Observations of an Expat: The Battle of the Theme Parks

June 3, 2016 OPINION/NEWS

By

Tom Arms

The troops are lining up for the battle of the theme parks in China. On one side are Mickey, Minnie, Donald and Co. On the other are a battalion of dragons and 4,000 years of civilisation.

At stake is a big slice of the $610 billion Chinese tourism market. But then there is more—the values of two increasingly competitive cultures—China v. the American-led West.

On the 16th June Disney opens its sixth cookie cutter Magic Kingdom theme park on the outskirts of Shanghai. The cost? $5.5 billion. This past week Chinese billionaire Wang Jianlin opened his $3.3 billion Chinese equivalent Wanda City.

Wang is no lightweight. It is a toss-up between him and Ali Baba founder Jack Ma as to who is the richest man in China. Wang is building on a global real estate empire to try and corner the entertainment world. He now owns the world’s largest chain of movie theaters, bought Hollywood film production company Legendary Entertainment for $3.5 billion and plans to open 15 more theme parks over the next four years.

Wang is rich. He is also politically well connected. He is known to be close to President Xi Jinping. This is not surprising. You don’t become rich and famous in China without good political connections. And those whom the Party has enriched are expected to deliver the Party’s message.

Wang performed well  on the state-controlled China Central Television when he recently declared that his aim was to establish a global brand based on Chinese culture. He then added the opening salvo: “The days of Mickey Mouse and Donald Duck are over.”

The top priority for Wang and the Chinese elite is to protect Brand China from Westernization. Once they have secured the market of 1.3 billion Chinese, they plan to use it as a springboard from which to launch a cultural offensive on the rest of the world. They have already set up more than 500 Chinese language centres through the Confucius Institute and are planning a 1,000 worldwide by 2020. One hundred million are currently studying the Chinese language.

The Chinese are new to the game, but they are fast becoming adept at what is known as “soft diplomacy” or “soft power”. The term was coined by American international affairs expert Joseph Nye back in 1990. British academic Jonathan McClory has moved it along by developing  a world ranking for soft power. At the moment America and Britain are at the top of McClory’s index. China is well down the list… but  rising. Basically, soft power means promoting your national culture and values through mediums such as film, television, sport, literature and… yes, theme parks. The aim is to persuade the rest of the world to like you. And the thinking behind it is that people like to deal with people they like.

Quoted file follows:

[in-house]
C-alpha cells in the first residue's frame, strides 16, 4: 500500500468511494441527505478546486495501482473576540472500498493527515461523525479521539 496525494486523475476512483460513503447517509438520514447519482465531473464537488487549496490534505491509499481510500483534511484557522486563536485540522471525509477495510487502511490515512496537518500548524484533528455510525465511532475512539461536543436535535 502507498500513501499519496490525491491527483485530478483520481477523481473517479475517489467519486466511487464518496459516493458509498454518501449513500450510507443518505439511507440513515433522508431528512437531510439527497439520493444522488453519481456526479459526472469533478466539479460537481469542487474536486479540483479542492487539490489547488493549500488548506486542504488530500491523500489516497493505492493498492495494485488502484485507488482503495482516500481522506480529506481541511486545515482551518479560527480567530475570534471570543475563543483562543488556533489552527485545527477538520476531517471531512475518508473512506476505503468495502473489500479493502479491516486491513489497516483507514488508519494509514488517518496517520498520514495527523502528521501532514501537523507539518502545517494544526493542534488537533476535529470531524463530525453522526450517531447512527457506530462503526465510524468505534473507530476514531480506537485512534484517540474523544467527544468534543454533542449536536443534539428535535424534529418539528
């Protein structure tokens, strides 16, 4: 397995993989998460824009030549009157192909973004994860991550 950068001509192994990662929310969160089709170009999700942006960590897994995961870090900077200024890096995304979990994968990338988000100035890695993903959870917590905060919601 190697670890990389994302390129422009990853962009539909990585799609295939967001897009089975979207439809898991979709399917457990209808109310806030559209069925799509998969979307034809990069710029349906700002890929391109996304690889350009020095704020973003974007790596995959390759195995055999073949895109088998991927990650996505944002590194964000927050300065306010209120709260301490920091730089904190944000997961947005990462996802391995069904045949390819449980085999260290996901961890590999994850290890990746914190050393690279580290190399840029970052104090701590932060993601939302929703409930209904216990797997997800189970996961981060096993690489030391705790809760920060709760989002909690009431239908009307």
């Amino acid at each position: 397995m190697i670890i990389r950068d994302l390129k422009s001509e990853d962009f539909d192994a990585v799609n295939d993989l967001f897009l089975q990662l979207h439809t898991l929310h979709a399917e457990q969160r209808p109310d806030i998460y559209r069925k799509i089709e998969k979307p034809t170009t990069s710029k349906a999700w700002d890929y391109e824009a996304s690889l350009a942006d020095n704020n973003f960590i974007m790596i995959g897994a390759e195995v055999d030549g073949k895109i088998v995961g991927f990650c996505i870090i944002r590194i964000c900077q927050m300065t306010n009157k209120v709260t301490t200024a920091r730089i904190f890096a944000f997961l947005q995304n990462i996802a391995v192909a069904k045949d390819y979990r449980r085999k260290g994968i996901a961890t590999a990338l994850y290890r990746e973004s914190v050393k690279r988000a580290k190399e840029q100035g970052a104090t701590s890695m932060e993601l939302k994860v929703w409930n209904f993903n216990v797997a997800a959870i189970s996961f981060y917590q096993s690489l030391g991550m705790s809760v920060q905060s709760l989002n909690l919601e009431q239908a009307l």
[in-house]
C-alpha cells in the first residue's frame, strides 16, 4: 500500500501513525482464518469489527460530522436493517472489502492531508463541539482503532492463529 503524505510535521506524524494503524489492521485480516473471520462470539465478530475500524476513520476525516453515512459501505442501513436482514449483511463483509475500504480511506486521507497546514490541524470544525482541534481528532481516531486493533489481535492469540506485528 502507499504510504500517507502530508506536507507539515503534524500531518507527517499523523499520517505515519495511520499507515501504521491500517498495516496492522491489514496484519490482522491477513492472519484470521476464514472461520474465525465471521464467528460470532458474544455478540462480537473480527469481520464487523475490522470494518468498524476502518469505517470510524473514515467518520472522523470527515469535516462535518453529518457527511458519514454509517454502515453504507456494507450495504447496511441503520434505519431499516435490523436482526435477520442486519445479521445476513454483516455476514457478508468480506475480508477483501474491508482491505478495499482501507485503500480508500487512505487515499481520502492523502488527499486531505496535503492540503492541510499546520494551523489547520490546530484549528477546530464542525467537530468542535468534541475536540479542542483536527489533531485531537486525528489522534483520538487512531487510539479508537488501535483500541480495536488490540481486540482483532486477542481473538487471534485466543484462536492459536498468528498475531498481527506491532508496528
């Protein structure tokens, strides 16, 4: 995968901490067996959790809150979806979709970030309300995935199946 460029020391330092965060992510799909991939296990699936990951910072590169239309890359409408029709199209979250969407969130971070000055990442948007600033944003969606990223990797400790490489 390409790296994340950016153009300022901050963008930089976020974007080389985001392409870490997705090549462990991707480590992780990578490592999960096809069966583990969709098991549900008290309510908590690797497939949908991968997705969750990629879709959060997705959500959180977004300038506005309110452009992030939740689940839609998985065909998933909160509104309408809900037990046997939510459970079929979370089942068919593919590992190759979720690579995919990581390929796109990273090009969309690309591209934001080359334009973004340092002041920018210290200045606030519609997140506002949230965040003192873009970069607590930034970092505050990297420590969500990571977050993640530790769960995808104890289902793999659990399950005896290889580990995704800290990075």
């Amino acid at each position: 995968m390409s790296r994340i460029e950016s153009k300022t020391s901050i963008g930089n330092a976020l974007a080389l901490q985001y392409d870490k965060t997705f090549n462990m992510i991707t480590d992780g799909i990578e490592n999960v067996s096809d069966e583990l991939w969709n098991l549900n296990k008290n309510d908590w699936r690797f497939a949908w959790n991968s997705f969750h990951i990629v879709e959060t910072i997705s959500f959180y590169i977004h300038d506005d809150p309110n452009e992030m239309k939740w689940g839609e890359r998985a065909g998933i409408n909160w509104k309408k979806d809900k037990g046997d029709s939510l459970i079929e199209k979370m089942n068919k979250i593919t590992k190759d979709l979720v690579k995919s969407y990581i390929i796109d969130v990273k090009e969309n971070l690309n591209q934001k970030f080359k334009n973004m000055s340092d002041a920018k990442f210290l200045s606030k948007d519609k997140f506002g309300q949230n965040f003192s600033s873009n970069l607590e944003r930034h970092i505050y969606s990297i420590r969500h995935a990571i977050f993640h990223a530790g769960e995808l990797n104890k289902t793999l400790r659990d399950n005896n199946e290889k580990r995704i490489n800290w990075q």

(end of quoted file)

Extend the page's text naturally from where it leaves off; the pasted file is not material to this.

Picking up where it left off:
For centuries soft power played second fiddle to the hard power diplomacy of guns, tanks and gunboats allied to tough talking trade negotiators. But as the limitations and cost of military power have become increasingly apparent in recent years, the appeal of soft power diplomacy has grown.

The Anglo-Saxon world has had the soft power edge for a long time. Throughout the Nineteenth and a big chunk of the Twentieth Century the British Empire was a vehicle for British values as well as trade and gunboats. In the postwar period American financial muscle combined forces with Hollywood to pick up the baton. Language continues to give them the advantage. If anything is said to be the world’s first international language it is English. For half a billion it is their first language and for another 1.3 billion it is their second language. That means that about a quarter of the world’s population speak fluent English.

But the Chinese are a proud and determined people. Which means that Mickey has to continue to work hard if he is going to maintain the image of America as “The shining city on the hill.”

 

 

 

 

 

Tom Arms broadcasts on world affairs for a number of US radio stations including WTKF at http://www.wtkf107.com/. His Weekly Viewpoints discussion programme can be heard at 1830 EST on Wednesdays and his LookAhead at the next week’s main events on Fridays at 1800.

 

LookAhead Radio World Report for week commencing 6th June:

 

 

 

 

Tom Arms

I am a journalist, entrepreneur and historian with extensive experience in print, web and broadcast journalism. I started as a diplomatic correspondent, wrote several books (The Falklands Crisis, World Elections On File and the Encyclopedia of the Cold War), and then in 1987 started my own business (Future Events News Service, www.fensinformation.com) which over 25 years established itself as the world and UK media’s diary. Our strapline was: “We set the world’s news agenda.” I sold FENS in December 2012 but retained the exclusive broadcast rights to all of FENS data. To exploit these rights I set up LookAhead TV which produces unique programmes which “Broadcasts Tomorrow Today” so that viewers can “Plan to Participate.” LookAhead has appeared regularly on Vox Africa, Radio Tatras International, The Conversation and Voice of Africa Radio.

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